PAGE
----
Last updated on April 18th, 2022 at 02:01 pm
Thomas Jefferson (1743 – 1826), the third President of the United States (1801 – 09) and a keen advocate of democracy, republicanism and individual rights, had a portable, antique writing box on which he drafted the Declaration of Independence. The significance that is attached to Thomas Jefferson’s antique writing box is hence one that is not to be dismissed.
This antique desk, or ‘writing box’, as he called it, was specially designed by Jefferson himself. Jefferson used to travel frequently by coach, and thought it would be more productive if he could have something to write on. He thus sketched his idea of a portable lap desk, and gave it to Benjamin Randolph, a Philadelphia cabinet maker to realise it.
Thomas Jefferson’s antique writing box, made of mahogany, weighed only 5 lbs, and measured about 9 3/4 inches long by 14 3/8 inches wide by 3 1/4 inches deep. There is a folding board, lined with green baize, attached to the top, and when it is opened, the writing area increased to 19 3/4 inches. Paper, pens, a glass inkwell, and miscellaneous stuff were kept in a drawer located at one end of the writing box.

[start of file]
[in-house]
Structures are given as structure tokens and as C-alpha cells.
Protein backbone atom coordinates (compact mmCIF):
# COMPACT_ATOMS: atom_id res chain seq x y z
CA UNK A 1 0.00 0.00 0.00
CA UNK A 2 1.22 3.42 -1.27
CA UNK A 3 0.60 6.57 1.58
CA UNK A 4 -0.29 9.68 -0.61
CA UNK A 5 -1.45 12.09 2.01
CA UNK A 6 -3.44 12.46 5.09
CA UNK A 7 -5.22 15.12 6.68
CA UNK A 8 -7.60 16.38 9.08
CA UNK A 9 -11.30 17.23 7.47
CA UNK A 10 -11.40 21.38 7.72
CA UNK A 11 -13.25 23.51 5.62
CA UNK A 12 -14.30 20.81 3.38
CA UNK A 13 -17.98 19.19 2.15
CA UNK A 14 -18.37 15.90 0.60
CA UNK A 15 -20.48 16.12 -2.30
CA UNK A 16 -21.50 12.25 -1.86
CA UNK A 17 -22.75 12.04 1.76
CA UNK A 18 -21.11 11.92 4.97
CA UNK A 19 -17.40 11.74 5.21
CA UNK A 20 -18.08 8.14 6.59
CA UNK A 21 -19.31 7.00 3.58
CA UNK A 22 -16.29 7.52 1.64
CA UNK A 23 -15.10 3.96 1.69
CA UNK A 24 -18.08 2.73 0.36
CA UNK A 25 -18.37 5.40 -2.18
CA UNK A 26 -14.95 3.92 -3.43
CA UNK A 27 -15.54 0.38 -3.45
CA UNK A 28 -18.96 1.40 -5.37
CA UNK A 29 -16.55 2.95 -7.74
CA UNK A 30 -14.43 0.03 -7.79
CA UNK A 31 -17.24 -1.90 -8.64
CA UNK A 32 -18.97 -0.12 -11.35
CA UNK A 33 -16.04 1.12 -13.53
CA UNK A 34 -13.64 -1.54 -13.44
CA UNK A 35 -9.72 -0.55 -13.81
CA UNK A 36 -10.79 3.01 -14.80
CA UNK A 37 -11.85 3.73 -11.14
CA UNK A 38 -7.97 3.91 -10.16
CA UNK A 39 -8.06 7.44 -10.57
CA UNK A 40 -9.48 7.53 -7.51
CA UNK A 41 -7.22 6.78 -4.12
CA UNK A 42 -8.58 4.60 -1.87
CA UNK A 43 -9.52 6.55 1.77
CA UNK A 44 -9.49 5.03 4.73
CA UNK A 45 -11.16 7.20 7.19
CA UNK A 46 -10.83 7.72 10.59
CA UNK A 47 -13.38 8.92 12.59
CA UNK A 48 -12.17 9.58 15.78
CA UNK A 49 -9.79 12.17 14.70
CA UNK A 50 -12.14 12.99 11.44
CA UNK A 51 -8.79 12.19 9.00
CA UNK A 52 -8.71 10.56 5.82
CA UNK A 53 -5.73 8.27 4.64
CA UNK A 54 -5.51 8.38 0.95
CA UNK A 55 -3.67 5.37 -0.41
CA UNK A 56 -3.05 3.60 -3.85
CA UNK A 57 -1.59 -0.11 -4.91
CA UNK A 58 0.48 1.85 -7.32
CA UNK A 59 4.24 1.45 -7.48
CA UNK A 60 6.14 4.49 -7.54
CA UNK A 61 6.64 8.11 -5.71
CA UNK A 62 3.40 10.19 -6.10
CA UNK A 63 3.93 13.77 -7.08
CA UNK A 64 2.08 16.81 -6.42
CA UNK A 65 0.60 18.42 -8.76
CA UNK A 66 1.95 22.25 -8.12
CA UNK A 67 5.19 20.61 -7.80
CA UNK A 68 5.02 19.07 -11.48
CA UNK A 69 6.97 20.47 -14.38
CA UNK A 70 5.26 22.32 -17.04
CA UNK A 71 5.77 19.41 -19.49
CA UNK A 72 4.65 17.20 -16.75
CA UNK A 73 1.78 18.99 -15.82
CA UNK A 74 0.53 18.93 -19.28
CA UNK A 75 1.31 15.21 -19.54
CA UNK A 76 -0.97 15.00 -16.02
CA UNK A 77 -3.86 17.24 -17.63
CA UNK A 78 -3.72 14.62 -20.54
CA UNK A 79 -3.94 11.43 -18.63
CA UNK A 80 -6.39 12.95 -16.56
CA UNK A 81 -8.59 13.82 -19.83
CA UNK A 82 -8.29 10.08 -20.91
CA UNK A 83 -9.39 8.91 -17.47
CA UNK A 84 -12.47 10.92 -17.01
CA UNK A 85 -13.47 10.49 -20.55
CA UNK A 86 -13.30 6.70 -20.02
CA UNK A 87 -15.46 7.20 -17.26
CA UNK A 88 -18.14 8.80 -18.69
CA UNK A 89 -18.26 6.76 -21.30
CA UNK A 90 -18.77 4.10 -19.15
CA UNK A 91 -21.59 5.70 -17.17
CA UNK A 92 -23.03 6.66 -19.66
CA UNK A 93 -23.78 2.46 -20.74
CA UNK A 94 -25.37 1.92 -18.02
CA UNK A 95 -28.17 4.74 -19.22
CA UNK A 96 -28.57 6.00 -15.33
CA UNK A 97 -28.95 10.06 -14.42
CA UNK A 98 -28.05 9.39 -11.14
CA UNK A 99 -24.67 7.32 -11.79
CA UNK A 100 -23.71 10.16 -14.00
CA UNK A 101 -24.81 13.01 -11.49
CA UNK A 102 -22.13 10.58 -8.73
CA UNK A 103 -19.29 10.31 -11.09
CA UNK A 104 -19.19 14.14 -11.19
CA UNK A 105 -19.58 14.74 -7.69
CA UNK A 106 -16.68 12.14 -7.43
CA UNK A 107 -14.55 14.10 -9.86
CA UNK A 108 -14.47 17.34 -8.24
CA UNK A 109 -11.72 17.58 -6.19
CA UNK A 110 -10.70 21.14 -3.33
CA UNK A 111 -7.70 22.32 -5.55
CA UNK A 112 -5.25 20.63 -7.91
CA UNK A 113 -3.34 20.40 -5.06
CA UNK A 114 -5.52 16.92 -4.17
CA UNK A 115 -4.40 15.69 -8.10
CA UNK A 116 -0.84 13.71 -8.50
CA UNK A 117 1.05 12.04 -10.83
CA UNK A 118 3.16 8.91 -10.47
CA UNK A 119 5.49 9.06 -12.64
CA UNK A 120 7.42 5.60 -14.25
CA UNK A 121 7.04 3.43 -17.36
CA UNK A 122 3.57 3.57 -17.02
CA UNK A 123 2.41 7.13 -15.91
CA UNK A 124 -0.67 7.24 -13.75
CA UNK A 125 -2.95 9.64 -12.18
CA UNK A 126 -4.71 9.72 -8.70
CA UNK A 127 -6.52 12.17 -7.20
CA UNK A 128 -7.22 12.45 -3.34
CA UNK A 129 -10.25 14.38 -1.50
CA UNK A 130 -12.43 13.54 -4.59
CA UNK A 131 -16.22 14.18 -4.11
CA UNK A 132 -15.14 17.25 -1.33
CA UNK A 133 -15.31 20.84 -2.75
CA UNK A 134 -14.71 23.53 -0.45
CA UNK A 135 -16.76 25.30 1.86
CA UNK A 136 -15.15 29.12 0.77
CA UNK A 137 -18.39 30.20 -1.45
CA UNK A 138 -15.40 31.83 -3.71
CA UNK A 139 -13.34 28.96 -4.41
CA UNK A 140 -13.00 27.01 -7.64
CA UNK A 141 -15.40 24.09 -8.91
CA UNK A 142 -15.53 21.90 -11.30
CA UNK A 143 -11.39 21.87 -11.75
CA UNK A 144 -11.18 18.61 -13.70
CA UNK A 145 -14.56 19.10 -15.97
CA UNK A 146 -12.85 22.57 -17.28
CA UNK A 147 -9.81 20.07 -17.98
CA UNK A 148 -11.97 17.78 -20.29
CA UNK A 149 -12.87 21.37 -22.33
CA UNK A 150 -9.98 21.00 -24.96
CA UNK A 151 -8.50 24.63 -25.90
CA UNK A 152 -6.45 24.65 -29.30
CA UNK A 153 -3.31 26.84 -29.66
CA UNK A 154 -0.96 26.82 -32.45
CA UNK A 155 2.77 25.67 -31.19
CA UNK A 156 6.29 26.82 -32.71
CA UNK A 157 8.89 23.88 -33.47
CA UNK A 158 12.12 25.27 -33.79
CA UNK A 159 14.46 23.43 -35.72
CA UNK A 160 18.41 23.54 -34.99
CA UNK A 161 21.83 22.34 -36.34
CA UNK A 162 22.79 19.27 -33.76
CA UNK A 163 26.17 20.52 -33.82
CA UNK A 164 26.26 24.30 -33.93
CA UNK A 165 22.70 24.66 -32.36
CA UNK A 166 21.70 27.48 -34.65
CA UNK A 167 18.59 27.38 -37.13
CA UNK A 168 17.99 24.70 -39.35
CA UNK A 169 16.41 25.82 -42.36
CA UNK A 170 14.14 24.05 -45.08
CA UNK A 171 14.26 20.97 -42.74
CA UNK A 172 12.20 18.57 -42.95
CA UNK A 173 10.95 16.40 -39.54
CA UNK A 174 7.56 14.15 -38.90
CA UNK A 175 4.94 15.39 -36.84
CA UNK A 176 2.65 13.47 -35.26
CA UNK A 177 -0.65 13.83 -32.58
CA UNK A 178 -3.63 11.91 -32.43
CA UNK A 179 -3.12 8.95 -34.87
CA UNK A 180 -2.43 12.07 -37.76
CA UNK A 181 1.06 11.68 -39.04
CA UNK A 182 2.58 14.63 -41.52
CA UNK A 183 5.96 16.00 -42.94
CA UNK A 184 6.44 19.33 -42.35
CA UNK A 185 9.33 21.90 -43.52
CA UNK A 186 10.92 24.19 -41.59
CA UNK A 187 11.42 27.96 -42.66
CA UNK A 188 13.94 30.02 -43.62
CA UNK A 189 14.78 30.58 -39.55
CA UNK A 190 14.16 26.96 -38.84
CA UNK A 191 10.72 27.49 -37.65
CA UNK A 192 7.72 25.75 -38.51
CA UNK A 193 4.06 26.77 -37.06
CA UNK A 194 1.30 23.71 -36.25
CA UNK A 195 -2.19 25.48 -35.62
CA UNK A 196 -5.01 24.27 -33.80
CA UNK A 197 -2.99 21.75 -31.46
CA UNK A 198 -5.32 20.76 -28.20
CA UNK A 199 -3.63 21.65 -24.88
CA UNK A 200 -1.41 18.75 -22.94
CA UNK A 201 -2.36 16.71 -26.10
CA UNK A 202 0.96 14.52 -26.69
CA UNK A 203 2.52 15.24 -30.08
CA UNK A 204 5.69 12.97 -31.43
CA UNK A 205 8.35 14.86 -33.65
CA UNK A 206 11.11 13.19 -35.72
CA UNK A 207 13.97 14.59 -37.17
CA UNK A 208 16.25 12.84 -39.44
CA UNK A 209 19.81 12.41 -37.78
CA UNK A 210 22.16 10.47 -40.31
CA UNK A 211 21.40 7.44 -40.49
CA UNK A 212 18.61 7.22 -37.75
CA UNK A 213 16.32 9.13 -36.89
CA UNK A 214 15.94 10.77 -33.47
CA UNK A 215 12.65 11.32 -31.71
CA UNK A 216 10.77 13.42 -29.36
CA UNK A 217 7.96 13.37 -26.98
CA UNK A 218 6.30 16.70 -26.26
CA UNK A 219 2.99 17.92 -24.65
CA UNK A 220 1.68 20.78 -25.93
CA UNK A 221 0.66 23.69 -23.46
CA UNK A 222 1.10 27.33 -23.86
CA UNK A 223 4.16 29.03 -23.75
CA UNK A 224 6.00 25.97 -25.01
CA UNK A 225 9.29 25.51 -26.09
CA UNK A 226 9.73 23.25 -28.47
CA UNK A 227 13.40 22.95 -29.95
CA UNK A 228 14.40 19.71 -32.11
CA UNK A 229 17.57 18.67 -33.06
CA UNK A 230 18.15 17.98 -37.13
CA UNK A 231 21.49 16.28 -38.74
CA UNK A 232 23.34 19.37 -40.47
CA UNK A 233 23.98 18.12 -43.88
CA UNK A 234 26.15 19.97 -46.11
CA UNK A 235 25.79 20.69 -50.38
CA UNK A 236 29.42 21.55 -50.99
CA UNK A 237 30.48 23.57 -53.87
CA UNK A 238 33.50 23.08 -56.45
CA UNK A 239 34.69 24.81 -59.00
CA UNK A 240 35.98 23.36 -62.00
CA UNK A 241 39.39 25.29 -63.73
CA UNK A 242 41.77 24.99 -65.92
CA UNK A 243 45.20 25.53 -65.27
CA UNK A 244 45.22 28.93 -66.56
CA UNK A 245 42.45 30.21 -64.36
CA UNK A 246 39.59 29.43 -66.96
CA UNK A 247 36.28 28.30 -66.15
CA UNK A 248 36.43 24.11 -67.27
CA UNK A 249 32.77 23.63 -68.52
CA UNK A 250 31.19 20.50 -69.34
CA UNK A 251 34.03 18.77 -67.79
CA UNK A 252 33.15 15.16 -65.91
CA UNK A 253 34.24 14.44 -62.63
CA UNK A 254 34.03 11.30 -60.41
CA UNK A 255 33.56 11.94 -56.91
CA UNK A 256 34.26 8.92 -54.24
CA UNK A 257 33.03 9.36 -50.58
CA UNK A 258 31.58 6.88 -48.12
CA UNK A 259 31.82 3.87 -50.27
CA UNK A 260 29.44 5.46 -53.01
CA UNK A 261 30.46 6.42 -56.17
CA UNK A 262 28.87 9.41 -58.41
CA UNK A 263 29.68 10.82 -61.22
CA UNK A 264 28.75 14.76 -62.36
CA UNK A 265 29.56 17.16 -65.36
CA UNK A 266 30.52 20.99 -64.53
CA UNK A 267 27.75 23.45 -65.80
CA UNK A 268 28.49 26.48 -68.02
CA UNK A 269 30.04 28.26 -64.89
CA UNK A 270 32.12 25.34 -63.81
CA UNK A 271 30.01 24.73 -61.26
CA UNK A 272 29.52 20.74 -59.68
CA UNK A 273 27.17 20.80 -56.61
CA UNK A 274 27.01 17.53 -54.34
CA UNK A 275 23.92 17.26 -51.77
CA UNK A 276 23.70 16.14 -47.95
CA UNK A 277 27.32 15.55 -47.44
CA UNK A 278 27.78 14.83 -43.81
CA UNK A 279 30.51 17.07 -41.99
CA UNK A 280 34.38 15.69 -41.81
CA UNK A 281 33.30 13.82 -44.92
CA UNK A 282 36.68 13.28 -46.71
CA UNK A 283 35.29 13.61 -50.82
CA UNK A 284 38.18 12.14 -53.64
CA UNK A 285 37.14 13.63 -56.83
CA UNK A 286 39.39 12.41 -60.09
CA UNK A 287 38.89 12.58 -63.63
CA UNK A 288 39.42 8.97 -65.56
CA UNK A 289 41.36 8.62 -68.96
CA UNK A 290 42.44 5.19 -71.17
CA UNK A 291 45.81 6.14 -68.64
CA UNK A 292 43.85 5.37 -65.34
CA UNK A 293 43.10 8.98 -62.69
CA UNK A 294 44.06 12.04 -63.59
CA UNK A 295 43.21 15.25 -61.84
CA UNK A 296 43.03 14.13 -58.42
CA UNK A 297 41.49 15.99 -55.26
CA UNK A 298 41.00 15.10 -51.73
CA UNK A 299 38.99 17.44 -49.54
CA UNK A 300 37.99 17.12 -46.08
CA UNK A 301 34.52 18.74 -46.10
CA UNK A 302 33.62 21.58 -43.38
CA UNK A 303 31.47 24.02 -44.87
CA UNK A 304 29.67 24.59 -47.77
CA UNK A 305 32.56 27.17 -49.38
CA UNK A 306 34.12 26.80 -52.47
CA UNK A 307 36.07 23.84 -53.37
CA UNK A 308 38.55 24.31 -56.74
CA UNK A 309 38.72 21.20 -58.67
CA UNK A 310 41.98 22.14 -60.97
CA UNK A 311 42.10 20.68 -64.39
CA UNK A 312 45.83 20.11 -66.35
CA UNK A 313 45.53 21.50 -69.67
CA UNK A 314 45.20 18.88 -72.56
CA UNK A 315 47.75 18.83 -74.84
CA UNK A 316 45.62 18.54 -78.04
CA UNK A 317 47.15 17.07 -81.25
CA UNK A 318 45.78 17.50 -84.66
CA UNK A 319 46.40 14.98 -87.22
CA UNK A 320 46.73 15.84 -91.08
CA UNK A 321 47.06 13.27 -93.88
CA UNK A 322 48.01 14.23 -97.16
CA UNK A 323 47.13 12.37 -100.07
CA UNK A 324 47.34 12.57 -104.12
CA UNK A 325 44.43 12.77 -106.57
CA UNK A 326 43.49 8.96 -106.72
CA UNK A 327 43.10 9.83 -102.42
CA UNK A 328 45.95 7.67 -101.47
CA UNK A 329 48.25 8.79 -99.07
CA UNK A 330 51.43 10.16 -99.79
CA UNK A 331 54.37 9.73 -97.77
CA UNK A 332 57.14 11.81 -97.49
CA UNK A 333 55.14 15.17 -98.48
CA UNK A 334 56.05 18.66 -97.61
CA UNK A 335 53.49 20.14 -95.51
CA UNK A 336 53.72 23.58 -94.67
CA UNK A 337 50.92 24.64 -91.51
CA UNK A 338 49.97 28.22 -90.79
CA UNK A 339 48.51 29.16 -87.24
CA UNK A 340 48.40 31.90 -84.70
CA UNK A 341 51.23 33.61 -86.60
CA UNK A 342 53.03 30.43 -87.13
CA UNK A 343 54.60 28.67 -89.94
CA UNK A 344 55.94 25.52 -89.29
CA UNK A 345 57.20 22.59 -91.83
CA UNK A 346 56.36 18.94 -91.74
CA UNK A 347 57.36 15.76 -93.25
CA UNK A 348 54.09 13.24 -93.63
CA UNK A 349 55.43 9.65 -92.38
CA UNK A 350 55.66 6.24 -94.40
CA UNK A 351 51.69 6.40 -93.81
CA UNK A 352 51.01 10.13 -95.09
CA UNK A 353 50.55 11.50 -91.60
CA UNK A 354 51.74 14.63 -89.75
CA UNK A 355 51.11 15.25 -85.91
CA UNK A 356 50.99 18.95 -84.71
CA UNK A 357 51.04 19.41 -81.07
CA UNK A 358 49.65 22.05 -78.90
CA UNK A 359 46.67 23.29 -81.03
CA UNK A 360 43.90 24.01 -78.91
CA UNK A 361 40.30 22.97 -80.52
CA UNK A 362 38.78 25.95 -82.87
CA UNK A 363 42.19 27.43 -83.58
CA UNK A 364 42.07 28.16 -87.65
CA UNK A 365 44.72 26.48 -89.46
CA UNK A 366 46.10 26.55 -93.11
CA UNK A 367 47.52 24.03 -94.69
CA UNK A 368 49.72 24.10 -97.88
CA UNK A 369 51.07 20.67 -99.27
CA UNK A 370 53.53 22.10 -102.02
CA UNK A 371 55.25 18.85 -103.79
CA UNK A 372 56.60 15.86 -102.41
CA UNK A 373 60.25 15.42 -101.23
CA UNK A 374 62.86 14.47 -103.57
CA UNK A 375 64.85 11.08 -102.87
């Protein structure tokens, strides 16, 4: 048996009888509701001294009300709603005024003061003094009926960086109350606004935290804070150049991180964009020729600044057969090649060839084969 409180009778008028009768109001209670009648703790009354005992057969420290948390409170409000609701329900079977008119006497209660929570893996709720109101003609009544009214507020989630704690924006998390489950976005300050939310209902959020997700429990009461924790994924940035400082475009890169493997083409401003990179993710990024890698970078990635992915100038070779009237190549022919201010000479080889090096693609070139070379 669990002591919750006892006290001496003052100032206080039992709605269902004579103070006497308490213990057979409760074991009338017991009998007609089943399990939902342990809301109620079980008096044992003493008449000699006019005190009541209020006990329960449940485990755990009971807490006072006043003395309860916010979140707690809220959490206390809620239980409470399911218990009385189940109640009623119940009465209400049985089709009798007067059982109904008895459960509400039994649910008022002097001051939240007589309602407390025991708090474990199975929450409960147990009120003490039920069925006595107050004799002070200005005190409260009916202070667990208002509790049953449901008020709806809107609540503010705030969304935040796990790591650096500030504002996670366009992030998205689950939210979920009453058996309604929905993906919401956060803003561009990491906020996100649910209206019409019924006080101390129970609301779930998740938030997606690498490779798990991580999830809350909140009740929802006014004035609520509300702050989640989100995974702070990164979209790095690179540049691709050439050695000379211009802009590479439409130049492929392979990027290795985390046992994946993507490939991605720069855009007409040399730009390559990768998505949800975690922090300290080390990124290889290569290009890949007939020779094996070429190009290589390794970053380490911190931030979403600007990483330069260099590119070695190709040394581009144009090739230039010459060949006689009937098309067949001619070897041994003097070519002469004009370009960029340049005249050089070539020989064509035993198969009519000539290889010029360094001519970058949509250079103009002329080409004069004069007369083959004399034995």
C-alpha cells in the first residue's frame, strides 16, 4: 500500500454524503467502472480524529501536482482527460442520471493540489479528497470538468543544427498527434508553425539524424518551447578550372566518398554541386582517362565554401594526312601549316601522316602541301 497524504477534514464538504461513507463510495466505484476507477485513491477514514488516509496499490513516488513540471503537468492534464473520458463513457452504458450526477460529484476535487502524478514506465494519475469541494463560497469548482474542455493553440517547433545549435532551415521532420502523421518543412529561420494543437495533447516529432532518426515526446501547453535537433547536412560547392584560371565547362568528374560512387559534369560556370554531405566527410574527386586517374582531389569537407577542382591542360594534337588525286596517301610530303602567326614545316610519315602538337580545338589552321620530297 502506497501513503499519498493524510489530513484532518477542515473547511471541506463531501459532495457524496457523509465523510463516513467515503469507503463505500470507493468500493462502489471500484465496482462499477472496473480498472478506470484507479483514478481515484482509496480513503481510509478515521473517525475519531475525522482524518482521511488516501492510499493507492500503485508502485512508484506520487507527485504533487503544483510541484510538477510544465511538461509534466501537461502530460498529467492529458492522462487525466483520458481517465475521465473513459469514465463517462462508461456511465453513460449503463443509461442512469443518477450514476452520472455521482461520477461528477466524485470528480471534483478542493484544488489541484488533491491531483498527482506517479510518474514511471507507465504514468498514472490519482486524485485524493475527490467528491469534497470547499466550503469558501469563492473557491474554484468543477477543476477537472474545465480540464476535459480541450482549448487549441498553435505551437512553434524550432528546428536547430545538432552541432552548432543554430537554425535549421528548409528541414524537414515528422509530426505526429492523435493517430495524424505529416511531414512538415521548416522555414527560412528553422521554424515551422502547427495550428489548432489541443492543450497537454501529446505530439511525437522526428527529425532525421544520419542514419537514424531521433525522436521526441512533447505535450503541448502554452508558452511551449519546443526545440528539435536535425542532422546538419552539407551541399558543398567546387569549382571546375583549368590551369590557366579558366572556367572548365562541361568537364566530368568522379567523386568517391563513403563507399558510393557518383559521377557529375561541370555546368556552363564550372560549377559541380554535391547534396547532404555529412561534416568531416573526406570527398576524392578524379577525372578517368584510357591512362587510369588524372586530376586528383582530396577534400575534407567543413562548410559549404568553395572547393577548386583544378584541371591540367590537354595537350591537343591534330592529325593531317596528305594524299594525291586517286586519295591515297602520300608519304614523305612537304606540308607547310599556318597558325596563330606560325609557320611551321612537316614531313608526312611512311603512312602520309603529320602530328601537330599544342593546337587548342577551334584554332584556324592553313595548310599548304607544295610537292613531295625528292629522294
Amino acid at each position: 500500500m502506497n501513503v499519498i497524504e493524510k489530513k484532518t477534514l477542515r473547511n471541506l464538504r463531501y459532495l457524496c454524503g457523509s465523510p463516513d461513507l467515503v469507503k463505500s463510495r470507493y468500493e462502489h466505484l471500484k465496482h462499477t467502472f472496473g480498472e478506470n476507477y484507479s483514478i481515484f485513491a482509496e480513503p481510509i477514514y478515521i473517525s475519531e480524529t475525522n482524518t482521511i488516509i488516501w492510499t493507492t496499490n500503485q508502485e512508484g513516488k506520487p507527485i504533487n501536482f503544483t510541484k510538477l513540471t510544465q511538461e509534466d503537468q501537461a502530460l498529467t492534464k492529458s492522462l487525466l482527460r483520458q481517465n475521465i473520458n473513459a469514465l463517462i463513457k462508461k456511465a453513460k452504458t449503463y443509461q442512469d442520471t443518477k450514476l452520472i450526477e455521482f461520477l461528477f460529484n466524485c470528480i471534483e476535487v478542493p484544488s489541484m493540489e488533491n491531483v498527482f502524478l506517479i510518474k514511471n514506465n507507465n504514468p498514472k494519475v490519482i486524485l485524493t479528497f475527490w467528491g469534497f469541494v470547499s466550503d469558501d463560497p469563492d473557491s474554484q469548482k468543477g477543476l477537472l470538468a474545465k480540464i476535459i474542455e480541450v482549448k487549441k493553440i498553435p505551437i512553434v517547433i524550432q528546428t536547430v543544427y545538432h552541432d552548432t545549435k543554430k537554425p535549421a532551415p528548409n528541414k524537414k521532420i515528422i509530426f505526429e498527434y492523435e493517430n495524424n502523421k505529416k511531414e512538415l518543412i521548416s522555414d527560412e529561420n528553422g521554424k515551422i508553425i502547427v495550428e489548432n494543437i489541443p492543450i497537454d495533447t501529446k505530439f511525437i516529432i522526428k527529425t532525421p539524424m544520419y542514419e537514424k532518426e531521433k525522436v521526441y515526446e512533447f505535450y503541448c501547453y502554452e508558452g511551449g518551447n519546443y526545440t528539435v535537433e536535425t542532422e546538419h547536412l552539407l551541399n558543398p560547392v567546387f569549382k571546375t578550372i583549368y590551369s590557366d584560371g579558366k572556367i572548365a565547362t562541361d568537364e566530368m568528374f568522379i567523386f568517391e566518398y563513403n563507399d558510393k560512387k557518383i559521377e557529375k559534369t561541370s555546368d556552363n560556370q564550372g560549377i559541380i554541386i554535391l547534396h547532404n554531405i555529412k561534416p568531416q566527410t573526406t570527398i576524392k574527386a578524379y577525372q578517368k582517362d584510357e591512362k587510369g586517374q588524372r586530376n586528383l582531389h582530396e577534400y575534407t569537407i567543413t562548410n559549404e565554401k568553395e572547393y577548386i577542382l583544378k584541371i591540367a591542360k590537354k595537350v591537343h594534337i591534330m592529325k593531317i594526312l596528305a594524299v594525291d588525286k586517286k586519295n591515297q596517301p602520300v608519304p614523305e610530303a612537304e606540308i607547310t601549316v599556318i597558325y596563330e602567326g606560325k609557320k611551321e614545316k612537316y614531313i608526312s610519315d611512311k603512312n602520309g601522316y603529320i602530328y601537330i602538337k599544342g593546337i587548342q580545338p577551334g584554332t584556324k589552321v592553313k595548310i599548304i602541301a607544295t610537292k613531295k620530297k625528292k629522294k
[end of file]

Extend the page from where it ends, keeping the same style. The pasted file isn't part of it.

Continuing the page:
Thomas Jefferson’s Antique Writing Box and The Declaration of Independence
In July 1776, when the desk was brand new, Jefferson used it to write the Declaration of Independence. According to this article, he used this desk for almost 50 years, and it accompanied him wherever he went. Subsequently, in 1825, a few months before his death, he gave it to his grandson Joseph Coolidge. In case its authenticity was doubted, he even attached an affidavit in his own writing on the desk, under the writing board: “Politics as well as Religion has its superstitions. These, gaining strength with time, may, one day, give imaginary value to this relic, for its association with the birth of the Great Charter of our Independence.”Joseph Coolidge and his family kept the desk for another 50 years, and donated it to the federal government in 1880.
As the United States grew and prospered every year, I am sure the significance of Thomas Jefferson’s antique writing box will increase too. Today, you can purchase replicas of this writing box in places such as Writing Slope, or if you are good with woodwork, you can build one yourself, or ask someone to make it for you, just like what this guy did.
Photos: Thomas Jefferson’s Writing Desk